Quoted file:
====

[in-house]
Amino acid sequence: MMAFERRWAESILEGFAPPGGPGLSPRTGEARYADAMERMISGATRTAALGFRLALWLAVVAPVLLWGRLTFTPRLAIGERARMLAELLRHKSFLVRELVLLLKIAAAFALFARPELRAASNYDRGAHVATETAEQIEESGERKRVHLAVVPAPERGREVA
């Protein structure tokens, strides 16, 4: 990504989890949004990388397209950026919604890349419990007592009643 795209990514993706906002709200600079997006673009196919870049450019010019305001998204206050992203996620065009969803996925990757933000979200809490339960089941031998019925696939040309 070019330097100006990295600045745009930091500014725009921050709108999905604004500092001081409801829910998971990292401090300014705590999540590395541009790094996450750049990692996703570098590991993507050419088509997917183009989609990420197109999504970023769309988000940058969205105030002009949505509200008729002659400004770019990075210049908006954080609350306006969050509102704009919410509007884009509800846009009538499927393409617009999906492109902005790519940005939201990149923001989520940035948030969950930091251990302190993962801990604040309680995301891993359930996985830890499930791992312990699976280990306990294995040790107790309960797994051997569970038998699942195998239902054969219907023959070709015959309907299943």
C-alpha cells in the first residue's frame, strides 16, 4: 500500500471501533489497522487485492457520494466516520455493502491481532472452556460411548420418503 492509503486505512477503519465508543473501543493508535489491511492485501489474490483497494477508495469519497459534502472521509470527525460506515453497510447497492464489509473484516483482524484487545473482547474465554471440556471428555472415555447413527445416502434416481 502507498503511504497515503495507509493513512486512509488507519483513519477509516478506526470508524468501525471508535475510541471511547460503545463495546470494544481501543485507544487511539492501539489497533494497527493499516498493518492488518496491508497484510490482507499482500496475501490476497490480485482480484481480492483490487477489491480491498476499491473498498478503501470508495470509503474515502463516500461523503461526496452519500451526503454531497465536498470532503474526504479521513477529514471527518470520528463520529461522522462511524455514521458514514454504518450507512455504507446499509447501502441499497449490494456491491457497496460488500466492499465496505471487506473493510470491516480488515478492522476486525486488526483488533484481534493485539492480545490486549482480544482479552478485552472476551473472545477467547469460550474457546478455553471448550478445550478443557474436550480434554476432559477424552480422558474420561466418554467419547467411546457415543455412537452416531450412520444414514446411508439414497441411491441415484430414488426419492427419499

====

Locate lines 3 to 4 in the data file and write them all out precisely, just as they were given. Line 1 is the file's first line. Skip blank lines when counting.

């Protein structure tokens, strides 16, 4: 990504989890949004990388397209950026919604890349419990007592009643 795209990514993706906002709200600079997006673009196919870049450019010019305001998204206050992203996620065009969803996925990757933000979200809490339960089941031998019925696939040309 070019330097100006990295600045745009930091500014725009921050709108999905604004500092001081409801829910998971990292401090300014705590999540590395541009790094996450750049990692996703570098590991993507050419088509997917183009989609990420197109999504970023769309988000940058969205105030002009949505509200008729002659400004770019990075210049908006954080609350306006969050509102704009919410509007884009509800846009009538499927393409617009999906492109902005790519940005939201990149923001989520940035948030969950930091251990302190993962801990604040309680995301891993359930996985830890499930791992312990699976280990306990294995040790107790309960797994051997569970038998699942195998239902054969219907023959070709015959309907299943």
C-alpha cells in the first residue's frame, strides 16, 4: 500500500471501533489497522487485492457520494466516520455493502491481532472452556460411548420418503 492509503486505512477503519465508543473501543493508535489491511492485501489474490483497494477508495469519497459534502472521509470527525460506515453497510447497492464489509473484516483482524484487545473482547474465554471440556471428555472415555447413527445416502434416481 502507498503511504497515503495507509493513512486512509488507519483513519477509516478506526470508524468501525471508535475510541471511547460503545463495546470494544481501543485507544487511539492501539489497533494497527493499516498493518492488518496491508497484510490482507499482500496475501490476497490480485482480484481480492483490487477489491480491498476499491473498498478503501470508495470509503474515502463516500461523503461526496452519500451526503454531497465536498470532503474526504479521513477529514471527518470520528463520529461522522462511524455514521458514514454504518450507512455504507446499509447501502441499497449490494456491491457497496460488500466492499465496505471487506473493510470491516480488515478492522476486525486488526483488533484481534493485539492480545490486549482480544482479552478485552472476551473472545477467547469460550474457546478455553471448550478445550478443557474436550480434554476432559477424552480422558474420561466418554467419547467411546457415543455412537452416531450412520444414514446411508439414497441411491441415484430414488426419492427419499